Yes darling, I am your Mummy.  And if your mates think I’m cool for shouting at bus drivers, you wait till I turn up at the school gates wearing this.

Why do you make me do this Mummy?

PS.  Re  The Archers, is Helen getting unhealthy notions about Annette?  She’s never had any luck with the boys of the 1st XI and I suspect she may be about to switch teams and head for the crease.  What do you reckon?

PPS: 31.01.10.  My Aunt in Canada has just e-mailed this photo to me of my father taken in 1940 and I just had to show it to you.

My Dad in 1940 aged 12

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Off we go again – but with heels on

Happy New Year to you all!

I’m sorry that I haven’t posted for a while, but Christmas has been a joyful, but hectic old time and this is the first day that I’ve had a moment to myself for nearly three weeks.  I have also finally caught up with the Lost Sleep that goes hand in hand with the week leading up to Christmas.  Having woken briefly for The Archers, slithered downstairs just long enough to boil an egg and make soldiers, then return to bed to almost finish the Andrew Martin book (Murder at Deviation Junction) I was given for Christmas, I feel thoroughly refreshed and ready for action.

Action, in the immediate sense, meant tidying the midden that was my bedroom and photographing three pairs of shoes.  I need to explain this.

I love shoes. I am not a frivolous woman; my interests in life tend towards the intellectual, the artistic and the practical and I am passionate about many things.  But shoes are one girly fetish to which I submit with joy. Except in extremis, it matters not whether you gain or lose a few pounds,  your shoes still fit.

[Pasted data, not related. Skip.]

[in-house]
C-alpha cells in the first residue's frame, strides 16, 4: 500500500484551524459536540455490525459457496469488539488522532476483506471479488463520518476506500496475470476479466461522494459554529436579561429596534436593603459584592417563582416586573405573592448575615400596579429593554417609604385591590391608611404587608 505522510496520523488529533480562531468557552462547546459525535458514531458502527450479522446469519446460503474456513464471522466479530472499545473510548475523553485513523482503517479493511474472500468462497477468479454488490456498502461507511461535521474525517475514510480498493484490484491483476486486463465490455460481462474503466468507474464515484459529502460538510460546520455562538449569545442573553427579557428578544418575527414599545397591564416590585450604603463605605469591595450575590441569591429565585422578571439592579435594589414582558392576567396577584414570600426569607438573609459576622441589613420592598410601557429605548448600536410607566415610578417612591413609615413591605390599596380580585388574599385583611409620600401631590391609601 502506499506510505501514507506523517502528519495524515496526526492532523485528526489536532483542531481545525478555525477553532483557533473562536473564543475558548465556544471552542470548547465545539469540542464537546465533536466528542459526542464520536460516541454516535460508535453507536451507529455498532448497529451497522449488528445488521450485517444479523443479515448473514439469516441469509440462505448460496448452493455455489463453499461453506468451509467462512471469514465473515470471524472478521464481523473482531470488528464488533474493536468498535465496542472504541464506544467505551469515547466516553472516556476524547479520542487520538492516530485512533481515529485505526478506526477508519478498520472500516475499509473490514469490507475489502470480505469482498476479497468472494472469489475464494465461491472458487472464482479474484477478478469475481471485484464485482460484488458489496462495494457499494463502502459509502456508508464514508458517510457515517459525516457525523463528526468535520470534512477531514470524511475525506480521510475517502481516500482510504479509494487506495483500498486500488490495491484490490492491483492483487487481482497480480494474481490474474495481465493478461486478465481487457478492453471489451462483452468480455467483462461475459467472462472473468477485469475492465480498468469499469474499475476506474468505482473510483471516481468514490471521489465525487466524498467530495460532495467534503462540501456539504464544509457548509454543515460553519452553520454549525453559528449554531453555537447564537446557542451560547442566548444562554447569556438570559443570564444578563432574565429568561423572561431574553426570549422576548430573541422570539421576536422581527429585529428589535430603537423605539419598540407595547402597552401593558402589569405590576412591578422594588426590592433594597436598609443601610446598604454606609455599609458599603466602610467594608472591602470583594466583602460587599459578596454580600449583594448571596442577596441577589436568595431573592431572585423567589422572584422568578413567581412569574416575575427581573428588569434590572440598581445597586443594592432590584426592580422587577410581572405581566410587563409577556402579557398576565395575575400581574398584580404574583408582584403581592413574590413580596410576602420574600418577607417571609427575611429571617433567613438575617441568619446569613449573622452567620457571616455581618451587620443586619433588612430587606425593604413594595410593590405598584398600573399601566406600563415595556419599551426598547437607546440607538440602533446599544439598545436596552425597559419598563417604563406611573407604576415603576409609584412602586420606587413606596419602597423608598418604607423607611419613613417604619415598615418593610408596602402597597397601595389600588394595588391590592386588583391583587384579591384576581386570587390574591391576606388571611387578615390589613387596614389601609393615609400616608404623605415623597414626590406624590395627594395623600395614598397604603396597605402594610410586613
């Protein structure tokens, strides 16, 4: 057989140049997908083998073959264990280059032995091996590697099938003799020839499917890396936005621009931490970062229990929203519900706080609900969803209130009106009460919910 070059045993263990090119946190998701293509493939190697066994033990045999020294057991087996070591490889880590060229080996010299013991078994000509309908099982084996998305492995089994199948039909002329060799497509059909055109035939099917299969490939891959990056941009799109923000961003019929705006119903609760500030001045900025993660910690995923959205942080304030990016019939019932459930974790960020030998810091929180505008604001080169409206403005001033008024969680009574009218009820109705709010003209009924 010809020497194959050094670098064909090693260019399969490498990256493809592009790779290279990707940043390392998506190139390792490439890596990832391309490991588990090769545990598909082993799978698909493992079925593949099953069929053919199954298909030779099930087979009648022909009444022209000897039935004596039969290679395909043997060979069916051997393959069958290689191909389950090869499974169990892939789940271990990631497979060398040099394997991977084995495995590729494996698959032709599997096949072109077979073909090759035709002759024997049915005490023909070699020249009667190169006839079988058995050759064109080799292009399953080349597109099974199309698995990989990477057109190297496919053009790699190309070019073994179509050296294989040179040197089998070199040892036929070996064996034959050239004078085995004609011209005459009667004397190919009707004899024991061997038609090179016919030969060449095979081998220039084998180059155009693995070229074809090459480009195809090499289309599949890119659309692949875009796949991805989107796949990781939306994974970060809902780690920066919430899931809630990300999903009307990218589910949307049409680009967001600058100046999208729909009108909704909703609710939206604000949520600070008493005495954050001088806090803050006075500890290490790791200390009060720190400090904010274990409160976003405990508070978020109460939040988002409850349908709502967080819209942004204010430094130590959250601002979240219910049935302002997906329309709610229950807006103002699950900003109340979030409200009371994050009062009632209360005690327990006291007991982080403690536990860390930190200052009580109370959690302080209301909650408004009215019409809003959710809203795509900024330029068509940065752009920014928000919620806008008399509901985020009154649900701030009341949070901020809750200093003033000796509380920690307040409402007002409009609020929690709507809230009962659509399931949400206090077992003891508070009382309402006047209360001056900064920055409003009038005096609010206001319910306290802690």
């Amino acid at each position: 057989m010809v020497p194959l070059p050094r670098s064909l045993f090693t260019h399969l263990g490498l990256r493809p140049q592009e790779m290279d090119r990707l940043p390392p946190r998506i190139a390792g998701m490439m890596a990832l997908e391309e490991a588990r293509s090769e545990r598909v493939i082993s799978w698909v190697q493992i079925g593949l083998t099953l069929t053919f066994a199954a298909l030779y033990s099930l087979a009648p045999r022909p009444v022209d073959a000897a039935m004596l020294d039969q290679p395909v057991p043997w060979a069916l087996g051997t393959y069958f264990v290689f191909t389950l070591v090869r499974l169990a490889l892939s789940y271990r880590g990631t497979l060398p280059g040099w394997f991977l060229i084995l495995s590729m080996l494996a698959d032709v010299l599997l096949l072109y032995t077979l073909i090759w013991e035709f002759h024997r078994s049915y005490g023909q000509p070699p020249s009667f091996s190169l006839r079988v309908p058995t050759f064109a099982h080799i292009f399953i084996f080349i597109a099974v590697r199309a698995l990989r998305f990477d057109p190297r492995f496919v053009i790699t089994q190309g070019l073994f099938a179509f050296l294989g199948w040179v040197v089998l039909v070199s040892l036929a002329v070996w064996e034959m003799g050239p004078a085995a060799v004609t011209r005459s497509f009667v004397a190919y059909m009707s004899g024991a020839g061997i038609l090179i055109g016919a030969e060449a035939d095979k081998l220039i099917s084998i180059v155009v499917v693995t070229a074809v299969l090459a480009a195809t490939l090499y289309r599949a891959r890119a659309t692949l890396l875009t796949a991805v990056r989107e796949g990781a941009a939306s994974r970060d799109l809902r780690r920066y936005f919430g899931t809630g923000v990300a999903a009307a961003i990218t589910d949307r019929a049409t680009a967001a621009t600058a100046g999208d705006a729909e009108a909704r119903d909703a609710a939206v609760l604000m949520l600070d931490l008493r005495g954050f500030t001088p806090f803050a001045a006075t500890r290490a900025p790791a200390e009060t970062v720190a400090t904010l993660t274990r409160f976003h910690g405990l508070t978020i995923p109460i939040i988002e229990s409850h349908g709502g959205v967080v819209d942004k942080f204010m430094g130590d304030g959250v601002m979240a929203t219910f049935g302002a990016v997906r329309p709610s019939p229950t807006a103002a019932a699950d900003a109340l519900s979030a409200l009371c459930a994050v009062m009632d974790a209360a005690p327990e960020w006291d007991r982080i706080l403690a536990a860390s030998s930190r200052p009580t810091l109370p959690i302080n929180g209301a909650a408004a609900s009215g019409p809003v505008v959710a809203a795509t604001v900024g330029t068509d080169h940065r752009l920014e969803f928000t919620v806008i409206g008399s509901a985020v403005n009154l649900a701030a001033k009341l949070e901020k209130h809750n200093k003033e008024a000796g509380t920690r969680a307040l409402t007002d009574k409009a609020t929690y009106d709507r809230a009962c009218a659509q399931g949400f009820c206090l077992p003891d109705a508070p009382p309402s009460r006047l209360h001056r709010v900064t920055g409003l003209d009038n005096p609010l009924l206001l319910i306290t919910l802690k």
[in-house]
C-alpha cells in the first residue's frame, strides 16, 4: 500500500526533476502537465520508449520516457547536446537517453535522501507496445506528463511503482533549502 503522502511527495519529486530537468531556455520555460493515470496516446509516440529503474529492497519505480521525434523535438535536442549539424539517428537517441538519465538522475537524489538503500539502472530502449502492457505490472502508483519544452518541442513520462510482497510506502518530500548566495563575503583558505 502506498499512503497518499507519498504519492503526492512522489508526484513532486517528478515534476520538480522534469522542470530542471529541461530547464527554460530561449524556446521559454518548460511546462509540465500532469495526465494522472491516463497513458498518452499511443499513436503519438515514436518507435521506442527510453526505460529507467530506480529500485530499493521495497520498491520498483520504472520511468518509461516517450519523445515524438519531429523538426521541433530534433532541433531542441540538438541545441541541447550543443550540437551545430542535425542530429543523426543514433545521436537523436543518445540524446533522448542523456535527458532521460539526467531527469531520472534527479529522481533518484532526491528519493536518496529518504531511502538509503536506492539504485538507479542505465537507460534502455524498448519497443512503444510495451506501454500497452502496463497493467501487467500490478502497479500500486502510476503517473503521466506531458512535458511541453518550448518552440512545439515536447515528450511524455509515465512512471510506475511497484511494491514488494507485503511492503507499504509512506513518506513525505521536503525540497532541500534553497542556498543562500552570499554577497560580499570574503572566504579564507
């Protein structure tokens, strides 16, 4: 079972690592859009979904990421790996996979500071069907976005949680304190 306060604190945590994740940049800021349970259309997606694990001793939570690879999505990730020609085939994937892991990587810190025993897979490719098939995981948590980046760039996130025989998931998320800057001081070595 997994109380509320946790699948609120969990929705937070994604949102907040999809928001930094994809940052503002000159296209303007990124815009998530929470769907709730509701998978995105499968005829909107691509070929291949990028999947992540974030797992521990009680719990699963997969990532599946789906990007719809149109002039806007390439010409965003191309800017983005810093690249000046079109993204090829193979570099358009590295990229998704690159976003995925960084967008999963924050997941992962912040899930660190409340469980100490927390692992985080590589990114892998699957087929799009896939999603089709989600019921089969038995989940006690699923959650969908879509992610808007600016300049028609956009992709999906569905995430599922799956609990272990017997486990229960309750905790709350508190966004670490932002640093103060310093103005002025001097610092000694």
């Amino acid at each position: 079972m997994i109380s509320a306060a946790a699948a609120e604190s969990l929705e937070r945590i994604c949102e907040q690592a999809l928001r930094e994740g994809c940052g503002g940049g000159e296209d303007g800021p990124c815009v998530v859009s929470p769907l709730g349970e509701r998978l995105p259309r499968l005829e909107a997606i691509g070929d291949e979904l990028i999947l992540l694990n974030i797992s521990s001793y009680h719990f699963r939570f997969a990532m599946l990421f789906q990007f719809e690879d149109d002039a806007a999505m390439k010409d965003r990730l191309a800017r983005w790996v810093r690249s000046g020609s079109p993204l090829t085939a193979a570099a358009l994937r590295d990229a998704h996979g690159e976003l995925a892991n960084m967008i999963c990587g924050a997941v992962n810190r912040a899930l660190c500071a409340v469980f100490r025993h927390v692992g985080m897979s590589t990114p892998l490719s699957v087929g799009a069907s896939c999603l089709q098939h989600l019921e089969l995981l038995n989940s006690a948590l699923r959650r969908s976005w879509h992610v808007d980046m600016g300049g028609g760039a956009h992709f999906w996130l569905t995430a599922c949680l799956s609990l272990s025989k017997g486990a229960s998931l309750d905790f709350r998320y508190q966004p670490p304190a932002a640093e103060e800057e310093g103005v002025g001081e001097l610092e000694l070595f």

Oh yes

I have nearly sixty pairs of shoes and boots ranging from a clomping pair of ex-army yompers through sensible black pumps to the sluttiest pair of 5″ red suede stilettos you have ever seen (a gift from Lady Somerset).  In order to enjoy them to the full, I keep them all in boxes, stacked on a bookshelf in my bedroom, each with a photograph carefully pasted on the front for ease of identity. It really speeds up getting dressed, I can tell you!  Practical you see, practical.

Sadly, I don’t get as many opportunities as I would like to wear the really slutty ones, but I know they’re there.  Waiting in their boxes, for the time when, having run an appraising eye over the serried ranks of foot-soldiers waiting for duty, I fix a resolute eye on the perfect pair – perhaps The Pewter Wedges, perhaps the Black PVC Platform Boots – and say “You are the Chosen Ones.  Come forth and dazzle your public!”.

Actually, I may not have had quite enough sleep after all…